There is a submission cap of 200 submissions, so we may close submissions for the Fall Contest before the deadline of October 31st if we receive 200 submissions. We recommend submitting early in the month, to ensure that you do not miss the deadline.
There will be one winner and two finalists. The winners/finalists will receive:
Publication in Polyphony Lit Volume 18
Eligibility for the Claudia Ann Seaman Awards
Editorial feedback from the Contest Judge, Claire Nam
Social media posts announcing the winners
An honorary emblem next to the published work on the website
A full scholarship for Polyphony Lit’s "How to be a Literary Editor" course. Upon completion of the course, students will be eligible to join the editorial staff of Polyphony Lit!
Please note that only the three winners will receive feedback from the Judge. However, if your work is declined for the Winter Contest, then you may submit to the Volume 18 category and receive regular feedback from our editors.
To meet our Contest Judge, and Readers, see their bios below!
Meet the Judge
Claire Nam is a junior at Horace Greeley High School in Chappaqua, New York. Her favorite genres of writing are horror, but she loves to read teenage romance and realistic fiction! When she's not writing, she's visiting museums and editing for Polyphony Lit. She hopes to one day be a journalist or museum curator.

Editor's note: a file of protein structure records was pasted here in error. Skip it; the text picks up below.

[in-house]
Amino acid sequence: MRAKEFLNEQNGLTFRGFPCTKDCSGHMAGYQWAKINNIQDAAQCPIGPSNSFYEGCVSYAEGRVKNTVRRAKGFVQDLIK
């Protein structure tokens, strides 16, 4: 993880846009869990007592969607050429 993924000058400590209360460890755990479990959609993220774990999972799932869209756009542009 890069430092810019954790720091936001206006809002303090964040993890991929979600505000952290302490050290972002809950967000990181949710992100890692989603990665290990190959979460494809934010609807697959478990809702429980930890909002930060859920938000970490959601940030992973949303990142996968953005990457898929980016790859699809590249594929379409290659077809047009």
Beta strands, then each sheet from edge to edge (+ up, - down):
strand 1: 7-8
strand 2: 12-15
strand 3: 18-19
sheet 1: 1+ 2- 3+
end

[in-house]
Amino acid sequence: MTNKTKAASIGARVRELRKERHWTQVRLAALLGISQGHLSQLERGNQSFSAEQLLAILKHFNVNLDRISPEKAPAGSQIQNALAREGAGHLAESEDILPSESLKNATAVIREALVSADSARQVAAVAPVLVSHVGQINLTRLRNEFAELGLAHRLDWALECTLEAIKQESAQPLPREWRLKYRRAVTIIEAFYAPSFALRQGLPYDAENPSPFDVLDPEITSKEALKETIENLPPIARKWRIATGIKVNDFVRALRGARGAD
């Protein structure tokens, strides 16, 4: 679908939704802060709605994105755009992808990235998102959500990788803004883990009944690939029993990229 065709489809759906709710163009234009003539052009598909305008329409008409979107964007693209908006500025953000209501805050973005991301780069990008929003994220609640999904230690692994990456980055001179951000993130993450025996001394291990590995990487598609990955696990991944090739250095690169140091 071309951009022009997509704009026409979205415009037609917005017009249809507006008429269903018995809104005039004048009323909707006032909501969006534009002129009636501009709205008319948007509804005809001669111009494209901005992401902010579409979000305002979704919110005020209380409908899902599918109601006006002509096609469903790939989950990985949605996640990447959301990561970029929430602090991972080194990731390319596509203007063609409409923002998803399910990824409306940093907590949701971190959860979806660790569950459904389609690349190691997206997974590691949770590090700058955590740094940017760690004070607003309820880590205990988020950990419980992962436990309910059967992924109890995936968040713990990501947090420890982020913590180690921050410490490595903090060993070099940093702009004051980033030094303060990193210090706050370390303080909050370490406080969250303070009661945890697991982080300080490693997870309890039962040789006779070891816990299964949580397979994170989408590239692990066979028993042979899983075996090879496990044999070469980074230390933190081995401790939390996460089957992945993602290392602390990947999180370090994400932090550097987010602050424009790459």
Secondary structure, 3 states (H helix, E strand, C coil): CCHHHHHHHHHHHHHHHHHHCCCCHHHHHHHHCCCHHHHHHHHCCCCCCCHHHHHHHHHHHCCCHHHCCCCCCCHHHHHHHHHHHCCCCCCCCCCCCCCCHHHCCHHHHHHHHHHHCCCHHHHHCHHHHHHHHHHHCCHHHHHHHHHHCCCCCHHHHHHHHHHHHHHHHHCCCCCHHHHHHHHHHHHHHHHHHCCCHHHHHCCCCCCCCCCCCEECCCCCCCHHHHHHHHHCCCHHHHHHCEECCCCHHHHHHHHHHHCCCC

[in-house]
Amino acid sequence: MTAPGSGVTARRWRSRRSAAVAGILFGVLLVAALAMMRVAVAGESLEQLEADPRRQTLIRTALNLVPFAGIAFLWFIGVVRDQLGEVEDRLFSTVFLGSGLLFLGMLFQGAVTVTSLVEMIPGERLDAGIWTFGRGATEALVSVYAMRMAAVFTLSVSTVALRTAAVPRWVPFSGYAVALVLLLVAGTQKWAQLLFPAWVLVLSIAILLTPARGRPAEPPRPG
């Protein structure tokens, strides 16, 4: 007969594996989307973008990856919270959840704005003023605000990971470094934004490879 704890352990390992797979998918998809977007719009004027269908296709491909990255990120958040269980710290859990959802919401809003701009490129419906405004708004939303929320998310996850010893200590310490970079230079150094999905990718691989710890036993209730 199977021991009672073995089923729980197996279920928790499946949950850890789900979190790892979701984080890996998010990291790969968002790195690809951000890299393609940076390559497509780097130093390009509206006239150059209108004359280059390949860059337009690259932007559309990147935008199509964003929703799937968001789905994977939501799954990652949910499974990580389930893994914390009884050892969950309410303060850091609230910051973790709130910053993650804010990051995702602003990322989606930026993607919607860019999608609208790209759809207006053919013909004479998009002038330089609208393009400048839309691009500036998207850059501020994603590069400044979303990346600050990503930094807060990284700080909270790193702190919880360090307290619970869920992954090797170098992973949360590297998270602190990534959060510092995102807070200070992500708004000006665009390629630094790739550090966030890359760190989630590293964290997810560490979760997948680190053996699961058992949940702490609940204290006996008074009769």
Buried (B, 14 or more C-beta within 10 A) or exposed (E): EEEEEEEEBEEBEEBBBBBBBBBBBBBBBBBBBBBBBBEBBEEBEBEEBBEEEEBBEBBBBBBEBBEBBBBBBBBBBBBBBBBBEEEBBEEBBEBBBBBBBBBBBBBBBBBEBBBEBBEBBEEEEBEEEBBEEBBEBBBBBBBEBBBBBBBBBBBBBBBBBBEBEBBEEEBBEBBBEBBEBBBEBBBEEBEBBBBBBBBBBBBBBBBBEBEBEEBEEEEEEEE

Meet the Readers
Sanya Tinaikar is a 17-year-old writer and student from Pennsylvania. Her work has been recognized by The New York Times, Scholastic Art and Writing Awards, Columbia College Chicago, The WEIGHT Journal, and Tiger Zine, among others. She additionally serves as the Editor-in-Chief for her school's newspaper, The Summit. Find her @sanyatinaikar on Twitter or attempting to draw The New Yorker cartoons.
Fiona Lu is a high schooler from the San Francisco Bay Area who is passionate about storytelling, no matter what form it may take. In her free time, she likes to read, go on walks by the water, and eat very, very good food. She hopes you have a great day!
Cynthia Wang is a high school junior from the Bay Area. She writes creatively about social justice and experiences associated with her heritage, and her work has been recognized by the Scholastic Art and Writing Awards. When she is not playing soccer, she loves traveling spontaneously with friends, eating dim sum, and biking.